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Magnitude and Factors Associated with Malnutrition in Children 6-59 Months of Age in Pastoral Community of Dollo Ado District, Somali Region, Ethiopia
Science Journal of Public Health
Volume 1, Issue 4, September 2013, Pages: 175-183
Received: Aug. 7, 2013; Published: Aug. 30, 2013
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Solomon Demissie, School of Public Health, College of Health Sciences, Haramaya University, Harar, Ethiopia
Amare Worku, Addis Continental Institute of Public Health (ACIPH), Addis Ababa, Ethiopia
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Background: Malnutrition at the early stages of life can lower child resistance to infections, increase child morbidity and mortality, and decrease mental development and cognitive achievement. Adequate nutrition is the keystone of survival, health and development not only of current generations but also of the ones to come. Child malnutrition is a major public health problem in Ethiopia. Objectives: To assess the magnitude and factors associated with malnutrition of children 6 to 59 months of age in Dollo Ado district, Somali region. Methods: A community based, cross-sectional study was conducted on 541 mother-child pairs of 6-59 month old children in December 2012. Anthropometric measurements of height and weight of 541 study children were taken with physical examination to identify the severe form of malnutrition and the socio-demographic characteristics of the subjects were collected using a questionnaire. Both anthropometric and non anthropometric data were entered using Epi-Info version 3.5.2. The data were analyzed using SPSS Version 16.0. Both bivariate and multivariate analysis (logistic regression model) was used to identify the determinants of child malnutrition. Results: Result of the study revealed that the overall prevalence of malnutrition in the community was high with 42.3% of the children being wasted, 34.4% for stunting and 47.7% for underweight. All three forms of malnutrition (wasting, stunting and underweight) was more prevalent among boys than girls with a statistically significant of P<0.031. Prevalence of wasting was higher among young children while stunting and underweight were more likely to be observed in older children. Regression analysis shows that the significant determinants of malnutrition were gender and age of child, marital status, maternal education, monthly HH income, decision making, having of livestock, presence of ARI, total number of children ever born, health status during pregnancy, pre-lactation practice, mode of feeding, access to clean water and type of floor in the households. Conclusions: The prevalence of child malnutrition among the under five children was high, indicating that the nutrition situation in study area is very critical. Thus, malnutrition is a major public health problem. Further in-depth studies should also be encouraged to look for improved interventions.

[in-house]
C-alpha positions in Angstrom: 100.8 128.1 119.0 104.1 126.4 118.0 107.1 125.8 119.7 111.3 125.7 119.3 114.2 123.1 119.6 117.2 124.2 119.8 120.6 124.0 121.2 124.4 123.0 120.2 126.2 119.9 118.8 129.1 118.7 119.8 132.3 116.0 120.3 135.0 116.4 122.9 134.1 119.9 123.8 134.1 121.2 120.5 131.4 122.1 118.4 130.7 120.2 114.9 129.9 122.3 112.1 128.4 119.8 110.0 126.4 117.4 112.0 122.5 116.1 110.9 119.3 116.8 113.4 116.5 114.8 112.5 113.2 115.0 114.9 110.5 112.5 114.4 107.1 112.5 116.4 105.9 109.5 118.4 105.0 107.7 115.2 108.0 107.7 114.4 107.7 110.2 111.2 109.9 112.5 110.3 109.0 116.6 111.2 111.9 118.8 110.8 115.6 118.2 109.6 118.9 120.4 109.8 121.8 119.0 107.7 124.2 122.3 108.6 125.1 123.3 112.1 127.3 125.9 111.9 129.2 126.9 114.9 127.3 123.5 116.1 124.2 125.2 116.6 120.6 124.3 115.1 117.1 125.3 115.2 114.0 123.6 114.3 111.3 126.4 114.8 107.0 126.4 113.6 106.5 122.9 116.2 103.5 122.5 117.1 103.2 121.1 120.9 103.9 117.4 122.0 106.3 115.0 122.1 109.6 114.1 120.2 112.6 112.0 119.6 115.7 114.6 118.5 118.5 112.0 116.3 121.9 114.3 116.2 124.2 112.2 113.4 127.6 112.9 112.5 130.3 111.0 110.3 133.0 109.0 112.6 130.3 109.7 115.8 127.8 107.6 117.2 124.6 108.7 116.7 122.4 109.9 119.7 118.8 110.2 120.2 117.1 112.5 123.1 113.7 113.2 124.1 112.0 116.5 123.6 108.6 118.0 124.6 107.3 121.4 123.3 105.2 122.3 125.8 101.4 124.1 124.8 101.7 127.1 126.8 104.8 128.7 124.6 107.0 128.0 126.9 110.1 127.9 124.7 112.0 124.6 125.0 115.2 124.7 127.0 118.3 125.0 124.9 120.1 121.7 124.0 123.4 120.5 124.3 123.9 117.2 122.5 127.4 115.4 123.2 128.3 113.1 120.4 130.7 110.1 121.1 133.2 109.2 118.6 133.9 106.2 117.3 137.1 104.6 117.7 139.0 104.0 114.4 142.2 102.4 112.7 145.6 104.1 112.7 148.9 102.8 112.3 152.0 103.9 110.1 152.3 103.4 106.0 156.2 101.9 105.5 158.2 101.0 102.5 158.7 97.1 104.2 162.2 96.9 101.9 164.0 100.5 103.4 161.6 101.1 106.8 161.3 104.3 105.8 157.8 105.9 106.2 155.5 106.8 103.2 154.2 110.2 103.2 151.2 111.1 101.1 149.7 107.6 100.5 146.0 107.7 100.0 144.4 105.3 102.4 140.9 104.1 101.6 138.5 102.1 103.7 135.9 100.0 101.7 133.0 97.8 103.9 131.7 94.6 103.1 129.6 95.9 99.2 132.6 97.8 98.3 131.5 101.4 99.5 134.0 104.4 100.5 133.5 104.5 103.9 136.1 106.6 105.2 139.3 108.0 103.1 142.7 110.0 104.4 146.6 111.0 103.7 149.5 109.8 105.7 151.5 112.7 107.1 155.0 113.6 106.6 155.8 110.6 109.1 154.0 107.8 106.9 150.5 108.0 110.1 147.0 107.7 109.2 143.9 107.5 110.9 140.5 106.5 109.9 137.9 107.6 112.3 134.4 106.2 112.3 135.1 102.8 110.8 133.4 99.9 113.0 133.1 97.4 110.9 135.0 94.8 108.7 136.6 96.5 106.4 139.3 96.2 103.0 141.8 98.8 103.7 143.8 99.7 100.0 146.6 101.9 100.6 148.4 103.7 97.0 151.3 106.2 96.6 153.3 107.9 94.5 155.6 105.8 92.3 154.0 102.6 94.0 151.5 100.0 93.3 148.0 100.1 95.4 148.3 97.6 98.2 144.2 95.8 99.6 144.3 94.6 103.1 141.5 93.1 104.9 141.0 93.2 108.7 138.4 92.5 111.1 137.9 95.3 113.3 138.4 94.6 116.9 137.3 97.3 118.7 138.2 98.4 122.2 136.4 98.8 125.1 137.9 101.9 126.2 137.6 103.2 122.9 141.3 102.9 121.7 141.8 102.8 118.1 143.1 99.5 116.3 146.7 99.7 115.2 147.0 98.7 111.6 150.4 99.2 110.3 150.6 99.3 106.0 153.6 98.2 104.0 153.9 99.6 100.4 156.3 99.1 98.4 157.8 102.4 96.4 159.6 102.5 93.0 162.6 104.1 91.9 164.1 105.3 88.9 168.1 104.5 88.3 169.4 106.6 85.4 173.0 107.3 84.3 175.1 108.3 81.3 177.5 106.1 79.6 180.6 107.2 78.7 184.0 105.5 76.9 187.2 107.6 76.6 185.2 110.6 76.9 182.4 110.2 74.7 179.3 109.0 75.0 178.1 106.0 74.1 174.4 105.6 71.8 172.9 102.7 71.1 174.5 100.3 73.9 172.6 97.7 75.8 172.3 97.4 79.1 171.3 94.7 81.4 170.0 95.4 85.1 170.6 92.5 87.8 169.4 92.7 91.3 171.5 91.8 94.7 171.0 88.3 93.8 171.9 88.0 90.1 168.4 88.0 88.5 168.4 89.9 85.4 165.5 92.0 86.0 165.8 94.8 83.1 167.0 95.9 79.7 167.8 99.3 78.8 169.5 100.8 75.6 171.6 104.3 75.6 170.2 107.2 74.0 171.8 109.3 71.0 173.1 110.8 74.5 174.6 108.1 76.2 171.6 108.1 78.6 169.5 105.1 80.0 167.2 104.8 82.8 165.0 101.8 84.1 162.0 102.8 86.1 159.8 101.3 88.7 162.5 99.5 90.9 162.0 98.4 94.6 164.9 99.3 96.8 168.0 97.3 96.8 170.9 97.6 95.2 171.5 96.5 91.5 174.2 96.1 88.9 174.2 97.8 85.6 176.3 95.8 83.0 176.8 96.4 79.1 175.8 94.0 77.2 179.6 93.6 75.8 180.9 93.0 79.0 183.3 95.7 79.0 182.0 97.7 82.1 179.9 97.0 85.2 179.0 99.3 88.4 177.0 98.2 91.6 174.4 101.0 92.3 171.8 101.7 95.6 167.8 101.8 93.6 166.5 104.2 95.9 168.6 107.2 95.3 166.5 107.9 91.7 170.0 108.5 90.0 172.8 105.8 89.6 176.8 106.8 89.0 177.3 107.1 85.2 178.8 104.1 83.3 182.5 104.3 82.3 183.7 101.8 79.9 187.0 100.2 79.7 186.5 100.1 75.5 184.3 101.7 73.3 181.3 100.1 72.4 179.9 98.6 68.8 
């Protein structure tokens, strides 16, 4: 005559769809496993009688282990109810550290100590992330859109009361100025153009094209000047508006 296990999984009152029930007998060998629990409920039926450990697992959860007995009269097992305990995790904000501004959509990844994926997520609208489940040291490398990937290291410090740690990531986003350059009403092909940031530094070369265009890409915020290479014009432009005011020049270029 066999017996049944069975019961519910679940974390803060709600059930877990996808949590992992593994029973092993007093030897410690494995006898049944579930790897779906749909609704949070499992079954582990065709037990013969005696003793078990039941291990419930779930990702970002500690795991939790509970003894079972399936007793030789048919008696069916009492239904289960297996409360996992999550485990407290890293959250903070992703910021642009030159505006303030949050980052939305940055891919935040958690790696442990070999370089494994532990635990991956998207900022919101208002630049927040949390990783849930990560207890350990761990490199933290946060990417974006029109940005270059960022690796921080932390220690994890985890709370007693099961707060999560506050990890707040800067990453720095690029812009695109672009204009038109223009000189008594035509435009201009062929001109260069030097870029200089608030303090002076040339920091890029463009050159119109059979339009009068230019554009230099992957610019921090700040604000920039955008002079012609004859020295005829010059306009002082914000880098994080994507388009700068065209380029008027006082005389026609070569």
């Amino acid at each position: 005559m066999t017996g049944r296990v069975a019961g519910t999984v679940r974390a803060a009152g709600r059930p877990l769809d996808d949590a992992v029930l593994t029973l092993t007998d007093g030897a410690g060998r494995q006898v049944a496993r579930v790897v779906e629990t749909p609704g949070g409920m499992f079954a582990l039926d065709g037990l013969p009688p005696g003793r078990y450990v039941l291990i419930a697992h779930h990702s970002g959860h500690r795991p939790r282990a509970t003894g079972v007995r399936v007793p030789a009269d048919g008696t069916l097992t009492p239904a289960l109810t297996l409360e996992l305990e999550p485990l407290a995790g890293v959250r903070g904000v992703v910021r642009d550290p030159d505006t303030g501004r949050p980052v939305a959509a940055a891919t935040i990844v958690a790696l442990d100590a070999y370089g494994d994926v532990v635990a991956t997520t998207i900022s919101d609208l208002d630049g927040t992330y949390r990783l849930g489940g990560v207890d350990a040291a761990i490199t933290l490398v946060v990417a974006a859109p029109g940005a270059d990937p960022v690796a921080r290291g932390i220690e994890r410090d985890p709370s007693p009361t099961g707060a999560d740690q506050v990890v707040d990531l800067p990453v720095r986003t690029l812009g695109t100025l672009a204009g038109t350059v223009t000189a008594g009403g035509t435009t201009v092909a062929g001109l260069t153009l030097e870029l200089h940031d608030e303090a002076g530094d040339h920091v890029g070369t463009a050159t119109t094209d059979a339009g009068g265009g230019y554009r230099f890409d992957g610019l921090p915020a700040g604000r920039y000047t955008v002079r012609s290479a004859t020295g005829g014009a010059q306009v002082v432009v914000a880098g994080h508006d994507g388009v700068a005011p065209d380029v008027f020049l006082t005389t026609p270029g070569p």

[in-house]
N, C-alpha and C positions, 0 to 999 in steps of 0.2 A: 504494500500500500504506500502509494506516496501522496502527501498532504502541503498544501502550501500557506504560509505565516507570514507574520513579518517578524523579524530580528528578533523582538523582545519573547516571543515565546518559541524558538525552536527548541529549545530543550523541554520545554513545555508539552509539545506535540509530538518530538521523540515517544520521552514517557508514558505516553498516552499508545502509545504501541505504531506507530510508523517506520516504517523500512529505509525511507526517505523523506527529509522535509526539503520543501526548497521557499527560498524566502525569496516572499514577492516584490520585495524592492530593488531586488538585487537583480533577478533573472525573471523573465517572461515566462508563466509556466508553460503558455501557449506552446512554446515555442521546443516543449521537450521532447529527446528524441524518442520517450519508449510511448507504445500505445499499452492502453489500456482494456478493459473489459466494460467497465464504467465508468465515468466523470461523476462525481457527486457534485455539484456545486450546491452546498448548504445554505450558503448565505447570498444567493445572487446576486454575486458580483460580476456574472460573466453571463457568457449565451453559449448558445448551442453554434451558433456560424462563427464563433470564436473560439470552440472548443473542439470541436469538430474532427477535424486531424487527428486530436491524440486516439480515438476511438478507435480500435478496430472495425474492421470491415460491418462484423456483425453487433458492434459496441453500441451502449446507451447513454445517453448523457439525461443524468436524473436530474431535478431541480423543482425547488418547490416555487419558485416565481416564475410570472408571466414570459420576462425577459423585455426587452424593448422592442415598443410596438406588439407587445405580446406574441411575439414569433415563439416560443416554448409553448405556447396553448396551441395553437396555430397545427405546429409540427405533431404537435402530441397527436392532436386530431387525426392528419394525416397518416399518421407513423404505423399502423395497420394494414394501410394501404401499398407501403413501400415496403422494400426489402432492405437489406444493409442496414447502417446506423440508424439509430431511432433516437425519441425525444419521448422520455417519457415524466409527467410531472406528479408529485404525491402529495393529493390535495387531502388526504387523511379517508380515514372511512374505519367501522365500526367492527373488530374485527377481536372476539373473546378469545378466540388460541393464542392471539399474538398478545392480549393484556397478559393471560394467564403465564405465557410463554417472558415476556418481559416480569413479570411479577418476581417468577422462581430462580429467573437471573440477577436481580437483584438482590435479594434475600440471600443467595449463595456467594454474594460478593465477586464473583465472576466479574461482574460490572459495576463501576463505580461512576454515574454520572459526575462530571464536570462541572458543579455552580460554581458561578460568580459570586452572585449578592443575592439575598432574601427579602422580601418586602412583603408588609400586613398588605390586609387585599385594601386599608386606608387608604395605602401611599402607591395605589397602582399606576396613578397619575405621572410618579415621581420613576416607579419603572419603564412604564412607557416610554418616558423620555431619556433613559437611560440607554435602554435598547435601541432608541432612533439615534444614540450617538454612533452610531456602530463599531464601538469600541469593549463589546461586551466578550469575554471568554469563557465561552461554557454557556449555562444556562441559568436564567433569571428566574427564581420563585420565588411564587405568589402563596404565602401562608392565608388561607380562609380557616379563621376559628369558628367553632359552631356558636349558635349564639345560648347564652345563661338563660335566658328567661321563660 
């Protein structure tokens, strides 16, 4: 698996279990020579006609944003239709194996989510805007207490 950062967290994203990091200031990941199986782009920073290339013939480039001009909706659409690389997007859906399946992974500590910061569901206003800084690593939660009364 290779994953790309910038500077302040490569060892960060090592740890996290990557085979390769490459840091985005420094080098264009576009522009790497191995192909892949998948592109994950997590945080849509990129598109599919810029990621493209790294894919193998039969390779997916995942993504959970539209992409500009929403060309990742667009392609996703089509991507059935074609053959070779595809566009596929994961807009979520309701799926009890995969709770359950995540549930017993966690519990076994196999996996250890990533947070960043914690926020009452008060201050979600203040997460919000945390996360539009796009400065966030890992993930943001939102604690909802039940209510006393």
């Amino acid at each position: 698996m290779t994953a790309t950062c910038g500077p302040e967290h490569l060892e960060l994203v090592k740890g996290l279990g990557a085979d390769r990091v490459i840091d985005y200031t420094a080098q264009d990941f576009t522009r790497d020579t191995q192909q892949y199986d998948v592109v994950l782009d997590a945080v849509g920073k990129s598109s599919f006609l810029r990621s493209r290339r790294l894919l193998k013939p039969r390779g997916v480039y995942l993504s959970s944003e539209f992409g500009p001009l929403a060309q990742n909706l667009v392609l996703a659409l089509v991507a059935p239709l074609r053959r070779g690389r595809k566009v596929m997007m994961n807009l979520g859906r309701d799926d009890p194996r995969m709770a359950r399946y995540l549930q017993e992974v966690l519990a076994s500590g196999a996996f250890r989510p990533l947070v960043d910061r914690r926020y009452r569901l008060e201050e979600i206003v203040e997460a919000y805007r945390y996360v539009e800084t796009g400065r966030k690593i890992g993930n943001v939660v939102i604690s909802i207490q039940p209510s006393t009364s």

Child Malnutrition, Wasting, Underweight, Stunting, Magnitude, Cross-Sectional Studies, Associated Factor, Ethiopia
To cite this article
Solomon Demissie, Amare Worku, Magnitude and Factors Associated with Malnutrition in Children 6-59 Months of Age in Pastoral Community of Dollo Ado District, Somali Region, Ethiopia, Science Journal of Public Health. Vol. 1, No. 4, 2013, pp. 175-183. doi: 10.11648/j.sjph.20130104.12
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